February 2016 Issue Highlights
In the Spotlight: Janna Rogers, RN, CCM, SHRM-SCP, SPHR
- February2016 a note from the editor
- Profile: Janna Rogers, RN, CCM, SHRM-SCP, SPHR
- SHRM Certification – The Future of HR is Here
- Register for Online SHRM CP | SCP Certification Exam Prep Class Beginning March 3
- 2016 ARSHRM State Conference in Rogers April 6-8
- 2016 TNSHRM Strategic Leadership Conference in Nashville April 8
- 2016 TNSHRM State Conference in Memphis September 14-16
- MSSHRM 2016 Leadership Conference in Pearl March 11-13
- 2016 SHRMGA State Conference in Augusta September 18-20
- Profiles of Top HR Technology Companies
- Web Exclusive: 7 Powerful Ways to Boost Your Team Performance by Harvey Deutschendorf
- Same-Sex Discrimination Under Title VII: Did the Playing Field Just Change or Not? by Jeff Weintraub
- Making the Leap from Wellnes to Well-Being by Mark Rodrigues
- Why HR Should Expect Better Background Screening in 2016 by Susan McCullah
- Tennessee Workers’ Compensation Law and Practice
- District Court: Health Coverage Made Available Only to Wellness Program Participants is OK by Chris Davis
- 2016: A Year of HR Advocacy – the Perfect Way to Continue Momentum from 2015? SHRM’s Spring Employment Law & Legislative Conference March 14-16 in Washington, DC by Mike Aitken
- Is There Value in Keeping Healthy People Healthy by Matt Ginn and Murray L. Harber
- Resolve to Welcome Wellness by Blake Rogers, Jimmy Hinton, Chris Menard and Ricky Reynolds
- AWA | SHRM-Memphis Seminar December 17
- Short-Term Workers, Long-Term Effects by Gary Peeples
- Mississippi Bans “Ban-the-Box” Legislation by Michael S. Hudson
- Guidance on Internal I-9 Audits by Bruce E. Buchanan
- USERRA and Temporary Positions by Dale Conder Jr.
- Tips for Building Trust in Workplace Relationship by Barbara Richman
- Next Issue – Labor and Employment Law and Legislation -Articles and Ads Due by February 10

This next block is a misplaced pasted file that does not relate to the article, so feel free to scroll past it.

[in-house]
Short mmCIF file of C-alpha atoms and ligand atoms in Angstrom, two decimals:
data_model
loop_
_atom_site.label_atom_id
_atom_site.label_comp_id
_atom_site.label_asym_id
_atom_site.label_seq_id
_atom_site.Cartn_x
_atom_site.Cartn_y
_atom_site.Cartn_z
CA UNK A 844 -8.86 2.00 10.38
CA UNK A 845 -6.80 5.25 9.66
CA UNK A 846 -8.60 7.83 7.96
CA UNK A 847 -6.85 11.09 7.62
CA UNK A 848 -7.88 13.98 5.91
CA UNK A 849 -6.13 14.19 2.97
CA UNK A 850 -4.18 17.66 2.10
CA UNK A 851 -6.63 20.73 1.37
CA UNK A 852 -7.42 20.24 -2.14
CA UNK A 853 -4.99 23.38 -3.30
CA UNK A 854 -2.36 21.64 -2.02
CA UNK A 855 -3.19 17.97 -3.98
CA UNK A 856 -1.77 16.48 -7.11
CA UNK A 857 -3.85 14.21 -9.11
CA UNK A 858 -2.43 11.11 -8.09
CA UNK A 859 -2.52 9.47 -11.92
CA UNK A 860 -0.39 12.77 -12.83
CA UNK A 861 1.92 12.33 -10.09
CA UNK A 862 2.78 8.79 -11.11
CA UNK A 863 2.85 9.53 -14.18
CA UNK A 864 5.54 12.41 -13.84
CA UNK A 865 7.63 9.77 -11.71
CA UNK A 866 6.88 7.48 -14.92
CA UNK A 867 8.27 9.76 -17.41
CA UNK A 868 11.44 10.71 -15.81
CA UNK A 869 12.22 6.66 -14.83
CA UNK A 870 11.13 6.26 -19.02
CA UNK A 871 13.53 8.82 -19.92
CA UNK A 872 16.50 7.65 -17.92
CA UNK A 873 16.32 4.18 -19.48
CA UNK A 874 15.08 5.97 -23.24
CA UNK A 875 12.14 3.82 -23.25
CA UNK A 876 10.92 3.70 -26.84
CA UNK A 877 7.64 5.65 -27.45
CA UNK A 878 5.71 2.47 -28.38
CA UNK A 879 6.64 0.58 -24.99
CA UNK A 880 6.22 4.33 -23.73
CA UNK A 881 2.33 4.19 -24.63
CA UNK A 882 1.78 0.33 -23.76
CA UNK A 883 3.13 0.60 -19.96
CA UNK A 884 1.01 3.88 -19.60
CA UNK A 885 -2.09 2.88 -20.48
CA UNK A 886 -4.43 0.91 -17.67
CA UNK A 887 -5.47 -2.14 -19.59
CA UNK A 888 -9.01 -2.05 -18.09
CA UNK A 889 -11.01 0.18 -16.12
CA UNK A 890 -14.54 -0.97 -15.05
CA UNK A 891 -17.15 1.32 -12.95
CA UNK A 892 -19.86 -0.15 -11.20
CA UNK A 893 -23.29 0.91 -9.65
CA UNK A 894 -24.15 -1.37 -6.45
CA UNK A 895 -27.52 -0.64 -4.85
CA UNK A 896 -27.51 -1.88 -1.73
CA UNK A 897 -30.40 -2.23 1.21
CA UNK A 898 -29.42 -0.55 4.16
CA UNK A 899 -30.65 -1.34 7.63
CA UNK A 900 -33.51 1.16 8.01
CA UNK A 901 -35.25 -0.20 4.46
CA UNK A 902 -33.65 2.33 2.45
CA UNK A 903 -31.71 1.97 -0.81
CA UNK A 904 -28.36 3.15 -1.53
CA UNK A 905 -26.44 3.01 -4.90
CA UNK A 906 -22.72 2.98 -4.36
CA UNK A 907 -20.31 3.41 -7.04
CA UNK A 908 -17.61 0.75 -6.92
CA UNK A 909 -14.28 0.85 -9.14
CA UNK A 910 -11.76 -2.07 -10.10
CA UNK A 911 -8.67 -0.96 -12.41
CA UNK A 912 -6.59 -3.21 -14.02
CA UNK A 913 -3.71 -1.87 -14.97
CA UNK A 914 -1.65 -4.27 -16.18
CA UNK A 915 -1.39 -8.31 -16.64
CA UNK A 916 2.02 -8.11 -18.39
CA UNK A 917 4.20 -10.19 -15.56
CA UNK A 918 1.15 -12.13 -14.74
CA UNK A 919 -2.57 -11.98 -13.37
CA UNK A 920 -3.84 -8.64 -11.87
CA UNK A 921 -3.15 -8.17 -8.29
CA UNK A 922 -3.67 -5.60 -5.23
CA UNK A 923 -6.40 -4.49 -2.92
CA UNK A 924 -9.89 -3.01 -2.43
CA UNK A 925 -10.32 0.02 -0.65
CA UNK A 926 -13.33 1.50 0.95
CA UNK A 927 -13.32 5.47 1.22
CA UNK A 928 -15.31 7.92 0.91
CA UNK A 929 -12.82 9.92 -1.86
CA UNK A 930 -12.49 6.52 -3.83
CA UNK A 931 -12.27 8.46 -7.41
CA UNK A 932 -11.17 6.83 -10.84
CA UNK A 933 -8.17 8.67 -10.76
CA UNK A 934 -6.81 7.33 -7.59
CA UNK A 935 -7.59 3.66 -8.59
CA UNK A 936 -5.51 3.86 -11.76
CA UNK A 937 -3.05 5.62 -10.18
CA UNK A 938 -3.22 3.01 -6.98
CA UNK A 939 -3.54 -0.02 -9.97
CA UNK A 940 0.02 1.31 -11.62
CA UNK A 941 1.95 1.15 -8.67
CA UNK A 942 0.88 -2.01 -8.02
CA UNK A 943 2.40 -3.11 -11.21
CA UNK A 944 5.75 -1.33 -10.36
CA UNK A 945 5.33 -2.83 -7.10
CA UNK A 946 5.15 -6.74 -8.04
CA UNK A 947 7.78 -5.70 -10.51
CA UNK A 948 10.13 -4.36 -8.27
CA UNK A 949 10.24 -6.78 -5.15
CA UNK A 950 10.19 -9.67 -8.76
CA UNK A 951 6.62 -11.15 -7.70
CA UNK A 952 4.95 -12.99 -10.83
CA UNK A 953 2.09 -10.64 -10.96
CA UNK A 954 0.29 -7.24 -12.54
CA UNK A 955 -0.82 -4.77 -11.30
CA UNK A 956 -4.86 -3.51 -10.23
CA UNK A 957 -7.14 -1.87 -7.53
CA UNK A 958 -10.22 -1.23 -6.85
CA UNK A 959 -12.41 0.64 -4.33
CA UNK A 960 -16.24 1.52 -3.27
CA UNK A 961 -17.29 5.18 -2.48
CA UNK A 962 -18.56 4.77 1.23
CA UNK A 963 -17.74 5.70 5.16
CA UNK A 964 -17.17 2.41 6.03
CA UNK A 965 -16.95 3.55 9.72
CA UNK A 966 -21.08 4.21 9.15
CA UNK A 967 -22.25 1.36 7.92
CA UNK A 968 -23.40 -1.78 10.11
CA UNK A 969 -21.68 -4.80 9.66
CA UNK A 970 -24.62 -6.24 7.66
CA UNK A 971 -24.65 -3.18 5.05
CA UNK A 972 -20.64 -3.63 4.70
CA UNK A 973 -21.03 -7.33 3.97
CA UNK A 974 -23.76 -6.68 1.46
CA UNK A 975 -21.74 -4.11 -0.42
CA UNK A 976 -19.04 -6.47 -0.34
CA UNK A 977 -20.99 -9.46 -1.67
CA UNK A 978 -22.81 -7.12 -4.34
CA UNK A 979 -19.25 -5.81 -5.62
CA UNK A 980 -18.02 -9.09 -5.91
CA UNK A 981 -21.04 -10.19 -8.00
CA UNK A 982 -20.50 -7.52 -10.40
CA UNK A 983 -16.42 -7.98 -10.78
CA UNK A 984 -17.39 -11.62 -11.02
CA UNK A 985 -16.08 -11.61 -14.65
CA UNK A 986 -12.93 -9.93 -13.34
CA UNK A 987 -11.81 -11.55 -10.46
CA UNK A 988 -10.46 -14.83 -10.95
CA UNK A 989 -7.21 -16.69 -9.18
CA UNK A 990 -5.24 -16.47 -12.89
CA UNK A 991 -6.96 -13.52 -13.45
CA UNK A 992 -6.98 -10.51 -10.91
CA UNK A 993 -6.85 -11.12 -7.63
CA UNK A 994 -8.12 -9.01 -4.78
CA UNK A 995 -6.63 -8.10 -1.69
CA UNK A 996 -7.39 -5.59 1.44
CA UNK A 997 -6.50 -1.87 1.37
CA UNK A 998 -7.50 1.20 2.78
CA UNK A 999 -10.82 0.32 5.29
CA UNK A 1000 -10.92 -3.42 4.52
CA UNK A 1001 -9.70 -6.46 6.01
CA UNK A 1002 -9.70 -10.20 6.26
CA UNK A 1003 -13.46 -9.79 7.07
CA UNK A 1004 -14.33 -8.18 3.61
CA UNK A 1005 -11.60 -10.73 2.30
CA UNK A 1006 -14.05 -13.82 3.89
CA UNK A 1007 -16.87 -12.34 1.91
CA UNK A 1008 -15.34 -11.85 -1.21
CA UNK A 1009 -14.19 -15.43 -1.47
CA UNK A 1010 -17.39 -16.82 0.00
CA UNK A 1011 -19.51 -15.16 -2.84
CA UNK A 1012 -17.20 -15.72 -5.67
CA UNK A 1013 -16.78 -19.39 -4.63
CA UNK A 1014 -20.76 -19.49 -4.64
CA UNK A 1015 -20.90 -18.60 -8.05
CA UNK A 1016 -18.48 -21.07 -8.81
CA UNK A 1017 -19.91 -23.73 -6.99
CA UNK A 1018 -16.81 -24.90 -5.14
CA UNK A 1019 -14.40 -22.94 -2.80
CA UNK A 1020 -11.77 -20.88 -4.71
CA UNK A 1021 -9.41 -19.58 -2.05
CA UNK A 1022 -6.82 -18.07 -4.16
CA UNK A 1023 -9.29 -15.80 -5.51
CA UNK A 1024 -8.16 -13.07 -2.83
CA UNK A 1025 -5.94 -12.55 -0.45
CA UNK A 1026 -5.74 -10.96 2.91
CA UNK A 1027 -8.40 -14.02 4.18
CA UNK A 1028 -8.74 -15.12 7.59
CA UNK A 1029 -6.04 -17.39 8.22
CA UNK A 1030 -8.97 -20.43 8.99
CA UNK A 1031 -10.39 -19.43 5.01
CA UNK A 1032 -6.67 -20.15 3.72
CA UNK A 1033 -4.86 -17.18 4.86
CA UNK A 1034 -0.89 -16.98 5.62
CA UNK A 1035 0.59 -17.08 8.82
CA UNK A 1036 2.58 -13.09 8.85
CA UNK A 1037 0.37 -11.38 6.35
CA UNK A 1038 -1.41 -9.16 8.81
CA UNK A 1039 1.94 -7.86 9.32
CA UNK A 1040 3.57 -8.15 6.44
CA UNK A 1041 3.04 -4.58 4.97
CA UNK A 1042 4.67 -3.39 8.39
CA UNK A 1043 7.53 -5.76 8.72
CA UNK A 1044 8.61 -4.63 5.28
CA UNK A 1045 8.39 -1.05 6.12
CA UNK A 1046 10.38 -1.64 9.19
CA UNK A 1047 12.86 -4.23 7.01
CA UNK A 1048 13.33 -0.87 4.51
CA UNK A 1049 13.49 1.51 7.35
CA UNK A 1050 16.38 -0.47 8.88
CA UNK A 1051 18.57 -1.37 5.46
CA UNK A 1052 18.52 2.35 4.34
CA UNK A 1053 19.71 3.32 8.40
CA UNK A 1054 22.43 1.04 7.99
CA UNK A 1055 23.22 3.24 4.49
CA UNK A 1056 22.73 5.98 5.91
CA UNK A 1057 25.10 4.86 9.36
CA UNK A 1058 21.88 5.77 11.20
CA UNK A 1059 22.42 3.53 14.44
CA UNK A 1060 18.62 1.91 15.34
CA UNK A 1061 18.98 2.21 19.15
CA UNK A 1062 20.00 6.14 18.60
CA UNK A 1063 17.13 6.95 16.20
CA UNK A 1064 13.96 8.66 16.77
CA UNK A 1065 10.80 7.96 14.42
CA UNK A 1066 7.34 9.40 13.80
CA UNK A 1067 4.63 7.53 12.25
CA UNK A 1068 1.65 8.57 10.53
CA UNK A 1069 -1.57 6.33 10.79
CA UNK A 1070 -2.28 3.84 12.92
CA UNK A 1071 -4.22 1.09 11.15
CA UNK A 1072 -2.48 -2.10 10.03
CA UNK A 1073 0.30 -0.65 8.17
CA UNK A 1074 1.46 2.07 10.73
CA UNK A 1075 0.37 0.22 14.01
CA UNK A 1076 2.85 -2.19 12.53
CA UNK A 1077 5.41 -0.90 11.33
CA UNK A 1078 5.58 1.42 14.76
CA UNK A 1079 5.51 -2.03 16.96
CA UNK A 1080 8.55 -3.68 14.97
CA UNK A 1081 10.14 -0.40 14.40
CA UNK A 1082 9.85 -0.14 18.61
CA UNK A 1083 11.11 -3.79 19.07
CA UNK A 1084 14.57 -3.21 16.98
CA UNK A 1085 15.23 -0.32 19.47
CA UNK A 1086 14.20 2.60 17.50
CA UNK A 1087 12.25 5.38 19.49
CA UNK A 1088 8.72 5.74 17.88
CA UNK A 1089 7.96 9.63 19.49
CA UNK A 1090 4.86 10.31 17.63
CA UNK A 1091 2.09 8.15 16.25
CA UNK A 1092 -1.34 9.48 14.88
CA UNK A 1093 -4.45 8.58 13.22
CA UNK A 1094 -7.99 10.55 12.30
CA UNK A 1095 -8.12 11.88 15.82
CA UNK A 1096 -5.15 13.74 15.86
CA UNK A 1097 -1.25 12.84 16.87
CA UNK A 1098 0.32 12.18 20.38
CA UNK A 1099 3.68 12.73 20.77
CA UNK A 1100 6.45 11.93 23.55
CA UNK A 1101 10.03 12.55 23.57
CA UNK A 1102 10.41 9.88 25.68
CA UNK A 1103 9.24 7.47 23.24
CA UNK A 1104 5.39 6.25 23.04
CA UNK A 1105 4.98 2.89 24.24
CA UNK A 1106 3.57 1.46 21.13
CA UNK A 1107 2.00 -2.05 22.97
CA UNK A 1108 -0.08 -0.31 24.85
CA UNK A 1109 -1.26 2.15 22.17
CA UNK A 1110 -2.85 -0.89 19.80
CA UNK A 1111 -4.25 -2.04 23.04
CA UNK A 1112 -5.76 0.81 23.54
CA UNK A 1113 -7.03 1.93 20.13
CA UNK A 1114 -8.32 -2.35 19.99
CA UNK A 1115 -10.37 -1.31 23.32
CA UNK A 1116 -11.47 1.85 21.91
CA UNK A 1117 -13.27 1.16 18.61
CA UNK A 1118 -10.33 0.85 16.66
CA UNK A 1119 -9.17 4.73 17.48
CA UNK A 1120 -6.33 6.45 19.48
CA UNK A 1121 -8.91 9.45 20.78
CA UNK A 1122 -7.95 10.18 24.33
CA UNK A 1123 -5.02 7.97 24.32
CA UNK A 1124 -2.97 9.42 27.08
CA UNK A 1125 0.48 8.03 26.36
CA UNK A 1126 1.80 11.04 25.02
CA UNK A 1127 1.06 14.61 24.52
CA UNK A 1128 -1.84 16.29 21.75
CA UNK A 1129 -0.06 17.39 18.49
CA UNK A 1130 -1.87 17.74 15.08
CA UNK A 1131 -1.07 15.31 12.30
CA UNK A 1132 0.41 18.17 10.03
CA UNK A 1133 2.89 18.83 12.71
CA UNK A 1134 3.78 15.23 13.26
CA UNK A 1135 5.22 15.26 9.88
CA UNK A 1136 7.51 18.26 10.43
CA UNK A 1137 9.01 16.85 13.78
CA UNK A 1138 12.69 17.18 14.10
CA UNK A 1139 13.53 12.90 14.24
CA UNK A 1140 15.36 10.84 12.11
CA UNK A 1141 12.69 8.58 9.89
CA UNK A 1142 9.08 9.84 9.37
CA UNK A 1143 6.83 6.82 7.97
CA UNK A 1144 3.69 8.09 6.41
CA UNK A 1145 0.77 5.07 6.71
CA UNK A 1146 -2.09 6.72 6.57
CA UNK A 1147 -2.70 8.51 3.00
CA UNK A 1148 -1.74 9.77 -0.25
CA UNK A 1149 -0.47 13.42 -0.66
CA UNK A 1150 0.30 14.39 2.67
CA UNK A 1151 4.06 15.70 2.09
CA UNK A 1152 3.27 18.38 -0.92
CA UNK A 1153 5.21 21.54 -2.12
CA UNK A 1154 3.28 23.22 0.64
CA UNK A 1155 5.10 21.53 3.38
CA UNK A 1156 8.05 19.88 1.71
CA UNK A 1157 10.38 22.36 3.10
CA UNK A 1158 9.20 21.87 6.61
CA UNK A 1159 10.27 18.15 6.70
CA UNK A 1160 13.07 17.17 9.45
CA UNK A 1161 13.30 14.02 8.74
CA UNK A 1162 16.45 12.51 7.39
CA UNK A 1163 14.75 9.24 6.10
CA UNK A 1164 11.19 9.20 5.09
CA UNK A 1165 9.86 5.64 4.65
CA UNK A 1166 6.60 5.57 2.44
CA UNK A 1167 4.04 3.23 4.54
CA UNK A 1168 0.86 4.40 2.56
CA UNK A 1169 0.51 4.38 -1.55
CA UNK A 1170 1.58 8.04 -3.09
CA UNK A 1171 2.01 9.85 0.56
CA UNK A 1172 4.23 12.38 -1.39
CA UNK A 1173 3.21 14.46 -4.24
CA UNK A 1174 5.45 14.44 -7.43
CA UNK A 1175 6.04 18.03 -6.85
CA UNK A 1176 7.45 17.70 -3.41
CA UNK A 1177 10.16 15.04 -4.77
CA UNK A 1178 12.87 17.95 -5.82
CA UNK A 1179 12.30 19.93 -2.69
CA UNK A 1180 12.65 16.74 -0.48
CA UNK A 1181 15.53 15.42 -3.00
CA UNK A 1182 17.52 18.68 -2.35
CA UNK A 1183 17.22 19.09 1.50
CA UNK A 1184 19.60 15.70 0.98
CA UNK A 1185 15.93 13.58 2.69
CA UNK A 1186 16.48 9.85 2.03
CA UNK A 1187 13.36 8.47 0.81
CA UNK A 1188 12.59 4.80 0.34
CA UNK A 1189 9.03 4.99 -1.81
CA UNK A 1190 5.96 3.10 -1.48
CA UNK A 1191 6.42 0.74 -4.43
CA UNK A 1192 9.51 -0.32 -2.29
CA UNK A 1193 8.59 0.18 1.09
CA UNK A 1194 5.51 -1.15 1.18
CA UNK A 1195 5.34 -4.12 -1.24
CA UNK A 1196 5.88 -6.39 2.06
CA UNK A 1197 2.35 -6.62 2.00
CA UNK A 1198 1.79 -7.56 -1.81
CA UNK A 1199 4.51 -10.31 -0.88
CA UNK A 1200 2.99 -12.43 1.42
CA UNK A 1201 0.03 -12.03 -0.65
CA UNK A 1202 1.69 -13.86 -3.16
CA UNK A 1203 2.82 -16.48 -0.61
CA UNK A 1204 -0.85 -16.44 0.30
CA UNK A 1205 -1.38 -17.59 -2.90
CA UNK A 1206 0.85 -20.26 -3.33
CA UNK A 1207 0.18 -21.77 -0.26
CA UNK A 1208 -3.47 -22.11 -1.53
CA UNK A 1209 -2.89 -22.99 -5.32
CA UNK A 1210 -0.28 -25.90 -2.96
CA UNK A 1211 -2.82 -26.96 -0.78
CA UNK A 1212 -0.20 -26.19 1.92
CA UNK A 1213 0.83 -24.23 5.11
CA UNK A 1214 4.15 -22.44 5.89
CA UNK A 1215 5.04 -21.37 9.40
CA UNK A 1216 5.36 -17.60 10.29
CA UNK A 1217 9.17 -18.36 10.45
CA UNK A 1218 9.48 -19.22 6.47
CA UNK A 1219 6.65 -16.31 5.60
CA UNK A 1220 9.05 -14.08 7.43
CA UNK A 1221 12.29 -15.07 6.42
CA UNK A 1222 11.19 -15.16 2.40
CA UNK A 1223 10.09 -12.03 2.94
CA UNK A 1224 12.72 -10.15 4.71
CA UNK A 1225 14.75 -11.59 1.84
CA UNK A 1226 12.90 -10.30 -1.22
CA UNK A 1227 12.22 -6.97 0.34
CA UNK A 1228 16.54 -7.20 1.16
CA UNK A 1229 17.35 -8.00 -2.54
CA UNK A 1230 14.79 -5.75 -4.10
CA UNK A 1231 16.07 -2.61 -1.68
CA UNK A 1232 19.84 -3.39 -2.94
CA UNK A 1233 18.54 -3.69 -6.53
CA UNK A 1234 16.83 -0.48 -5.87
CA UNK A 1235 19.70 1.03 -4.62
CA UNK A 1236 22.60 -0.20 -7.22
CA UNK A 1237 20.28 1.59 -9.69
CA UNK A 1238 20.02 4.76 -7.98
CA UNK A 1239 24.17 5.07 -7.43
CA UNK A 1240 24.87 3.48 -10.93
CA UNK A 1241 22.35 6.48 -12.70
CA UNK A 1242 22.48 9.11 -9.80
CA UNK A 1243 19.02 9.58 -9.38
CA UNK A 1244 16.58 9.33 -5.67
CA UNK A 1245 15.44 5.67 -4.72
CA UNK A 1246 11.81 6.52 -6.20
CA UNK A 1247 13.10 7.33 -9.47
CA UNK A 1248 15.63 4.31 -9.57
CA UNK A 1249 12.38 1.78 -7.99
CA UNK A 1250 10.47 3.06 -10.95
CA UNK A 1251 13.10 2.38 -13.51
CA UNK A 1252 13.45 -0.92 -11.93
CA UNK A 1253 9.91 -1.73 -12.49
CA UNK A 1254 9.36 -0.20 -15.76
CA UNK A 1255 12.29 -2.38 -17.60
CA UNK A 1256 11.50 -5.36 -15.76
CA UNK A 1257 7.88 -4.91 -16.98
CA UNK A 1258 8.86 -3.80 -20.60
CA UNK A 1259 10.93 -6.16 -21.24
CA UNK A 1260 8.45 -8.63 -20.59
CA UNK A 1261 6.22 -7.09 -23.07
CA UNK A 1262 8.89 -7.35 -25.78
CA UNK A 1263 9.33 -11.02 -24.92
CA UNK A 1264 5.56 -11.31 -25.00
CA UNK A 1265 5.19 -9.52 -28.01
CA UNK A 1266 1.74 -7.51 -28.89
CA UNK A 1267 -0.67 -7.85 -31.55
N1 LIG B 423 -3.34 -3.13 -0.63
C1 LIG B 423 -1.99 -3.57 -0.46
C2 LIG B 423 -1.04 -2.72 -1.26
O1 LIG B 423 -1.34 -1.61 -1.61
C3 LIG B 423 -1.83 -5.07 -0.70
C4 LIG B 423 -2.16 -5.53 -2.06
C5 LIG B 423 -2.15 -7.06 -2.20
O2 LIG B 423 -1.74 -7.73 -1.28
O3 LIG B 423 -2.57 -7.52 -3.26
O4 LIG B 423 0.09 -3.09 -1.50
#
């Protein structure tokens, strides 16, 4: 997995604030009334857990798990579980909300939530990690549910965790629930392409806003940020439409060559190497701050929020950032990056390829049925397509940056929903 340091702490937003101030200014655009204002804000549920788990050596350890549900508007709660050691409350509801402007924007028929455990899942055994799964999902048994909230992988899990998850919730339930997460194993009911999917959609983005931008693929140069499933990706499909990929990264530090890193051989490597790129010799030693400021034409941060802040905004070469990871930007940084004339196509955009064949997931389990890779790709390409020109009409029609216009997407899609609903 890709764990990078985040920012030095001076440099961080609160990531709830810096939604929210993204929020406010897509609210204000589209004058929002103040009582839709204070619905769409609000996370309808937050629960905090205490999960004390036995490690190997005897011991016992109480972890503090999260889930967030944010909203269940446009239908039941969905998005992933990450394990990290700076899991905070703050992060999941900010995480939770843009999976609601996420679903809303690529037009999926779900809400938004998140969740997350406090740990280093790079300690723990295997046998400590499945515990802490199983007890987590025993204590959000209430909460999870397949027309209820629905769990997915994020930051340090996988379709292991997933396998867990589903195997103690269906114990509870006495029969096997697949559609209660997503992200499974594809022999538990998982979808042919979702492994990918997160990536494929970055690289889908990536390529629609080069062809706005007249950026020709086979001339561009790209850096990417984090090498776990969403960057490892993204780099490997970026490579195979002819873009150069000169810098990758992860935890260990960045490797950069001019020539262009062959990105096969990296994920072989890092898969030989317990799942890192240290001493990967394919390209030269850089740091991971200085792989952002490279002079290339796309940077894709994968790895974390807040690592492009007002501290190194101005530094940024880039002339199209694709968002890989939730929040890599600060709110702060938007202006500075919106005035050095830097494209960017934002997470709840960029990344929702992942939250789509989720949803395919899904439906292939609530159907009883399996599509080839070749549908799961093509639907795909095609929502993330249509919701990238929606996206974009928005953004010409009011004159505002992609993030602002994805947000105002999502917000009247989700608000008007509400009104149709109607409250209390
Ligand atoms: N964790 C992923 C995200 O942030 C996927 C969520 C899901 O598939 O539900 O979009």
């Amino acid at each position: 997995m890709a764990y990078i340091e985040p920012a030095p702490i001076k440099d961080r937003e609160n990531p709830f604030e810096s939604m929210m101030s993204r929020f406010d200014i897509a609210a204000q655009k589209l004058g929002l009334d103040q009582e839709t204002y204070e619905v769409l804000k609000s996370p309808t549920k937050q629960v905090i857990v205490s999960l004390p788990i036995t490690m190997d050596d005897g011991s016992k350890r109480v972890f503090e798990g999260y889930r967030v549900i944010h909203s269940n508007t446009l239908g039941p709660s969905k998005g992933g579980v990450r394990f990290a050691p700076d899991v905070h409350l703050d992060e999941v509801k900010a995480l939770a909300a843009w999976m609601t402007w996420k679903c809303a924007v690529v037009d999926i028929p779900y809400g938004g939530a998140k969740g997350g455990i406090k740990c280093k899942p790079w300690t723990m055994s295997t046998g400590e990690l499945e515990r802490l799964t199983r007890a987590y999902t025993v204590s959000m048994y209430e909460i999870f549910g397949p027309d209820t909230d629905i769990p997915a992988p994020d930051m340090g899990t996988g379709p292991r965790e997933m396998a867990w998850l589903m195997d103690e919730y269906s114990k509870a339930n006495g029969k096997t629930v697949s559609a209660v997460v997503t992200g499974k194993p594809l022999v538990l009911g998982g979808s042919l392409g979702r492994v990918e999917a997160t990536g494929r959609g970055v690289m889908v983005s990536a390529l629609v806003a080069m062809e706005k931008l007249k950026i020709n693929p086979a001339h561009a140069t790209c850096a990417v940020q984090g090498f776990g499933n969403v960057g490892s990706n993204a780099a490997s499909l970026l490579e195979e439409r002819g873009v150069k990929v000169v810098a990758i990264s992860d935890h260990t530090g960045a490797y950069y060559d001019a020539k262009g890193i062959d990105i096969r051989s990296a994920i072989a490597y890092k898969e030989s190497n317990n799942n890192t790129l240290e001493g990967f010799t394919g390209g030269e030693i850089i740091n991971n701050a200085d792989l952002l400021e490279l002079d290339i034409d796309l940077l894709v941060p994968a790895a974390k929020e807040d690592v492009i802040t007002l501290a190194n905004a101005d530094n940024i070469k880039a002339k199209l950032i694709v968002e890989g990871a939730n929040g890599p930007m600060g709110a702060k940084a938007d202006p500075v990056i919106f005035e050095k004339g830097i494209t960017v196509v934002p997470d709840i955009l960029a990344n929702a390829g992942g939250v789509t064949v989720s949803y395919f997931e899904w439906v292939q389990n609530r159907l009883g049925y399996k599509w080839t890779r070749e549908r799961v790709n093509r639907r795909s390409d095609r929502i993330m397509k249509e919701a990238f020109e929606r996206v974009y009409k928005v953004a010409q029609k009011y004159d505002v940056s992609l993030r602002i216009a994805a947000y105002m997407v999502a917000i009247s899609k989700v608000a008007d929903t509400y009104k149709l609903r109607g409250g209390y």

February Breaking News
On the anniversary of the Lilly Ledbetter Fair Pay Act signed into law in 2009, President Obama announced executive action to require companies with 100 employees or more to report to the federal government how much they pay their employees broken down by race, gender, and ethnicity. The new regulation is being jointly published by the EEOC and the DOL. The purpose of the new regulation is to help prevent discrimination and reduce the gender pay gap.
Currently women in full-time jobs earn 79 cents for every dollar a man earns. In addition, it is reported that the gender wage gap in the U.S. is 2.5 percentage points larger than the average among industrialized countries.
The Lilly Ledbetter Fair Pay Act, which President Obama signed into law in 2009, allows employees to file lawsuits regarding equal pay for up to 180 days after a discriminatory paycheck. President Obama will also call on Congress again to pass the Paycheck Fairness Act. The EEOC states “this new data will assist the agency in identifying possible pay discrimination and assist employers in promoting equal pay in their workplaces.” According to the EEOC, the data will identify industry and occupations with the worst pay disparities. The compensation data would be an addition to employment information companies are already required to submit annually on race and gender. The aggregate data will be published to help employers “facilitate voluntary compliance.” The new requirements will begin in 2017.
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